Mass education or a minority well educated elite in the process of development: The case of India
AbstractThis paper analyses whether in developing countries mass education is the key or a highly well educated elite should be more bene?cial for growth. Using the Indian census data as a benchmark and enrollment rates of di!erent levels of schooling we compute annual attainment levels for a panel of 16 Indian states from 1961 to 2001. Results show that one standard deviation increment in the share of population with tertiary education is 3 times more bene?cial for growth than a one standard deviation increment in literacy. Using simulations we consider two alternate policies: one that doubles the increments to the literacy rates (relative to its baseline rate of increase) and another that doubles the annual increments to the share of adult population with tertiary education. We show that at the end of 35 years, the state following the latter policy has a per capita GDP 1.5 time more than the state that emphasizes the former.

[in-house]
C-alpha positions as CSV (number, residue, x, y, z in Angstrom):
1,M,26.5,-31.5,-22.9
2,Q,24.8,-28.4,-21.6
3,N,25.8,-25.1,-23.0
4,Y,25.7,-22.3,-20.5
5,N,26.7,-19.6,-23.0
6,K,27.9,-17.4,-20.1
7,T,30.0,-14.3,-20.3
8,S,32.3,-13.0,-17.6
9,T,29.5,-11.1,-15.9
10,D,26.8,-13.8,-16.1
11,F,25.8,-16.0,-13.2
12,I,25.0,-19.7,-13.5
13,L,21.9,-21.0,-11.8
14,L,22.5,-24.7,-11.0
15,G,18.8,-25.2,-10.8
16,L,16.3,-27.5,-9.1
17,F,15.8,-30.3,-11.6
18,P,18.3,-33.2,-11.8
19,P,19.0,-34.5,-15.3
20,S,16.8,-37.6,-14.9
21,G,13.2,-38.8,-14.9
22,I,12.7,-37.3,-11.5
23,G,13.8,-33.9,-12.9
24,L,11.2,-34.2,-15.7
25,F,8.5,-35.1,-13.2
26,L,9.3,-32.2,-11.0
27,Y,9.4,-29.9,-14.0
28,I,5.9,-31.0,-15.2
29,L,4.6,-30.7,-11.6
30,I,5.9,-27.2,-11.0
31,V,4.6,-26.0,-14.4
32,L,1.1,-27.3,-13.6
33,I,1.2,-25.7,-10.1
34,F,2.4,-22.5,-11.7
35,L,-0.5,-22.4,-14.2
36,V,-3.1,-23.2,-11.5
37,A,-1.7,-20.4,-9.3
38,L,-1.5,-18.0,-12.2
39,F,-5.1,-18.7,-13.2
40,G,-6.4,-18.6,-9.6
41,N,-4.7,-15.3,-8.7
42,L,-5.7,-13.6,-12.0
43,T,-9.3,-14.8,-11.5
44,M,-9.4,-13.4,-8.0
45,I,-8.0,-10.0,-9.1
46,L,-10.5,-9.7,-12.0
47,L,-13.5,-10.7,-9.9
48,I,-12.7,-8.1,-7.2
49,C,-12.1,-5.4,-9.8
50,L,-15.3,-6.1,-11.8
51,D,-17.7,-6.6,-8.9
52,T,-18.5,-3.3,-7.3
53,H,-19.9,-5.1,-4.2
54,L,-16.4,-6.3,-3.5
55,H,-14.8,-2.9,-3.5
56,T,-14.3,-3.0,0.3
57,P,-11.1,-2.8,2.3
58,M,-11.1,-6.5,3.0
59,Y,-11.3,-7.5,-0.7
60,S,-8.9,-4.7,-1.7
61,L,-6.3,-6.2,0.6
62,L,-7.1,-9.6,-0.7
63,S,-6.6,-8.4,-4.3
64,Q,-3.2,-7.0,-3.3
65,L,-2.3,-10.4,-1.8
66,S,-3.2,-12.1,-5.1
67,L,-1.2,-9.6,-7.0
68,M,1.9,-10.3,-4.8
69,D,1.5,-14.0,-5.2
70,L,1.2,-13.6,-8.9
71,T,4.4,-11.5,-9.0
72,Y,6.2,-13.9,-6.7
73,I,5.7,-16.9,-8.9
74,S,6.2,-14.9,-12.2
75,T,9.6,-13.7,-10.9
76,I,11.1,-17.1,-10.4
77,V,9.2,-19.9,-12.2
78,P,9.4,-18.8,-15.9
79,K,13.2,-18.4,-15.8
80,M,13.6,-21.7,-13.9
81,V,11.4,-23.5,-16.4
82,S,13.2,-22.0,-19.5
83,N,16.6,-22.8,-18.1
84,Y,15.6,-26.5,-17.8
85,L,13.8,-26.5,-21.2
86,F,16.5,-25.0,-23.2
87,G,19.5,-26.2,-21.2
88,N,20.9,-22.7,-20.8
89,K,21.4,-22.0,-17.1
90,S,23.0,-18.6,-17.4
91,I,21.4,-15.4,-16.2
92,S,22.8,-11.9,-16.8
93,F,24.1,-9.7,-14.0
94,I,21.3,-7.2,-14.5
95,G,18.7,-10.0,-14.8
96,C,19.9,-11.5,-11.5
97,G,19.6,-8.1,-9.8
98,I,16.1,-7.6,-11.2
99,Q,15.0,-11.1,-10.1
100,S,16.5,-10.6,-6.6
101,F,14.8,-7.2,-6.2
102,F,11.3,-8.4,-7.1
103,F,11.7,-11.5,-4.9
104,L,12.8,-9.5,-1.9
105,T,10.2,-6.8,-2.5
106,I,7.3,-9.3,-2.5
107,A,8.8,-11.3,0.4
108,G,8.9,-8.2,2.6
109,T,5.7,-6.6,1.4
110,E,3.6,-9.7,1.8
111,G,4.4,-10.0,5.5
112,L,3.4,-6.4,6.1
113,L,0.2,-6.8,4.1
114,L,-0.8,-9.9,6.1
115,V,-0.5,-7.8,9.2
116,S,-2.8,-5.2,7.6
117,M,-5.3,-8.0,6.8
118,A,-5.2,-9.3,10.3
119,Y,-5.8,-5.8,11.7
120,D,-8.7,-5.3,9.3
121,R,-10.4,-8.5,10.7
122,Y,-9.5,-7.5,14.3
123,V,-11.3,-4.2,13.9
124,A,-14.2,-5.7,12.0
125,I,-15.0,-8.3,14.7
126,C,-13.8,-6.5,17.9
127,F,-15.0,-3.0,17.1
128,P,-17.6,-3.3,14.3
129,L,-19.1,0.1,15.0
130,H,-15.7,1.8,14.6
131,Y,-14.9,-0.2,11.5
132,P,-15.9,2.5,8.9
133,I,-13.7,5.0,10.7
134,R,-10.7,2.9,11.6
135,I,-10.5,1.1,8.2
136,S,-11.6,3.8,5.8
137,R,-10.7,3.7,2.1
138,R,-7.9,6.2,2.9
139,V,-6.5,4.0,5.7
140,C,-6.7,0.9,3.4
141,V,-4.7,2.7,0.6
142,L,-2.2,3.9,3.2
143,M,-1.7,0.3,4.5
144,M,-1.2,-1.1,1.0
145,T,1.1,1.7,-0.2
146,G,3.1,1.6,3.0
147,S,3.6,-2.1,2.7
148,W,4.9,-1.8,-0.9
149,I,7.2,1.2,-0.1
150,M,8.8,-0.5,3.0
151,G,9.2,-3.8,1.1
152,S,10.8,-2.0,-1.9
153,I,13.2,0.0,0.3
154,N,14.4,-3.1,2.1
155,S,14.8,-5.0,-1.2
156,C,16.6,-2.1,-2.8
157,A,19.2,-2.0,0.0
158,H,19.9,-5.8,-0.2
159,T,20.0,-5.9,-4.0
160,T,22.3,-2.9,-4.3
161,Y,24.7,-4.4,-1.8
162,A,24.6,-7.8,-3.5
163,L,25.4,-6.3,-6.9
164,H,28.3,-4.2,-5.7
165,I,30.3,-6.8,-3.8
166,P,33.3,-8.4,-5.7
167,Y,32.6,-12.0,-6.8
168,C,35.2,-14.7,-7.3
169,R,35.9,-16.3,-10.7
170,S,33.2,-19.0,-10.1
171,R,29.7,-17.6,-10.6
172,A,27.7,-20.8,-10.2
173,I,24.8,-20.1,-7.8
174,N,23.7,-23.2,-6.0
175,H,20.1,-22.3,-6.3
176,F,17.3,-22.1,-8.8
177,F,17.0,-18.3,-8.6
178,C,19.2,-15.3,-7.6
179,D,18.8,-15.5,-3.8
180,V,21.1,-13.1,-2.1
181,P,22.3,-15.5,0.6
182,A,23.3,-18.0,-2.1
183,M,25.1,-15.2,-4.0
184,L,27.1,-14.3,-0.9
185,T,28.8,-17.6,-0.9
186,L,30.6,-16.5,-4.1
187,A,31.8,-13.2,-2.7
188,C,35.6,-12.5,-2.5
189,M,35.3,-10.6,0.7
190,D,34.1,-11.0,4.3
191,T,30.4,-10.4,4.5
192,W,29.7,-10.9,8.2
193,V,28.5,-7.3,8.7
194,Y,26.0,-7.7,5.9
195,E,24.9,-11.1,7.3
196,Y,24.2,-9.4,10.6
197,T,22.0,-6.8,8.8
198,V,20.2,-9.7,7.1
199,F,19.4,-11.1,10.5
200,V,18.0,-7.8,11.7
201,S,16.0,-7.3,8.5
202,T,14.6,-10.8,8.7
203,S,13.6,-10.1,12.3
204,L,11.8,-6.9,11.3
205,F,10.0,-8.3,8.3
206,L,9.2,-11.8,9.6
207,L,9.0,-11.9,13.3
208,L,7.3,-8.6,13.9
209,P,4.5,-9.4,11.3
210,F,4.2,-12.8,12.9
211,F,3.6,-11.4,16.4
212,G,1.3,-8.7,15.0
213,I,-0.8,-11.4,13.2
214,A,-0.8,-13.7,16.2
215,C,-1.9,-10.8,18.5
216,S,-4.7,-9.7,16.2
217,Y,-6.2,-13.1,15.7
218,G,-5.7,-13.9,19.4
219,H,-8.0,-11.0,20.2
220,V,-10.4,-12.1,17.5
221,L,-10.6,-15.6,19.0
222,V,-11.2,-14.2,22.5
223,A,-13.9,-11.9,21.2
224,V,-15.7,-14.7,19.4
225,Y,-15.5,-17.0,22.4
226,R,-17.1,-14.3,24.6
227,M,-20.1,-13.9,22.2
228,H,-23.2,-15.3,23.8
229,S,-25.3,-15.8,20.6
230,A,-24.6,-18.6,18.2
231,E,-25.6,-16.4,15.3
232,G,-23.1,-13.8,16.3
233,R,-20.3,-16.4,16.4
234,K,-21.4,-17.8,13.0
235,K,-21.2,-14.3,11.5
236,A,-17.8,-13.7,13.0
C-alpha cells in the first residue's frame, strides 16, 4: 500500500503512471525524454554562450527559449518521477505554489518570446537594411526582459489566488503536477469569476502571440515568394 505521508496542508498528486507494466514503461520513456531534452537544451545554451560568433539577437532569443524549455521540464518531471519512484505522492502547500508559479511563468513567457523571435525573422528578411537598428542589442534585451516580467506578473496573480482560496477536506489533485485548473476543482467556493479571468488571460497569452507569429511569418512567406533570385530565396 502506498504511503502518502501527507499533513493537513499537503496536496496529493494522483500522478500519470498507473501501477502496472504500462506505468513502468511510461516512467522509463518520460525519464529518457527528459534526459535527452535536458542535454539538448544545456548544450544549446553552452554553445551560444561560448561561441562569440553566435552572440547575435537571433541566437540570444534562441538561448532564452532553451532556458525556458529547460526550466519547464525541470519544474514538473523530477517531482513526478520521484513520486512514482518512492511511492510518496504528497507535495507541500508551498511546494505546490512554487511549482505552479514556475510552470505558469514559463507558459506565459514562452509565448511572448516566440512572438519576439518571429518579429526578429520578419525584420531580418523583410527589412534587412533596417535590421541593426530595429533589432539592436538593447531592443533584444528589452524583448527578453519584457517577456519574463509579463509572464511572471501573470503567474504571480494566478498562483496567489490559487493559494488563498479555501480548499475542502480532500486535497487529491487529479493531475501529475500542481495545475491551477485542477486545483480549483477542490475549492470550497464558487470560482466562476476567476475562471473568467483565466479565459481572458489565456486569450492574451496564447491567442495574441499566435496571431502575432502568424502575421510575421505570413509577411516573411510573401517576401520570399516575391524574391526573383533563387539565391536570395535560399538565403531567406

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Bibliographic InfoPaper provided by Indian Statistical Institute, New Delhi, India in its series Indian Statistical Institute, Planning Unit, New Delhi Discussion Papers with number 10-08.
Length: 34 pages
Date of creation: Oct 2010
Date of revision:
Distribution of education; attainment levels; economic growth; panel data;
Other versions of this item:
- Amparo Castelló-Climent & Abhiroop Mukhopadhyay, 2011. "Mass Education or a Minority Well Educated Elite in the Process of Development: the Case of India," CEP Discussion Papers dp1086, Centre for Economic Performance, LSE.
- I28 - Health, Education, and Welfare - - Education - - - Government Policy
- O11 - Economic Development, Technological Change, and Growth - - Economic Development - - - Macroeconomic Analyses of Economic Development
- O50 - Economic Development, Technological Change, and Growth - - Economywide Country Studies - - - General
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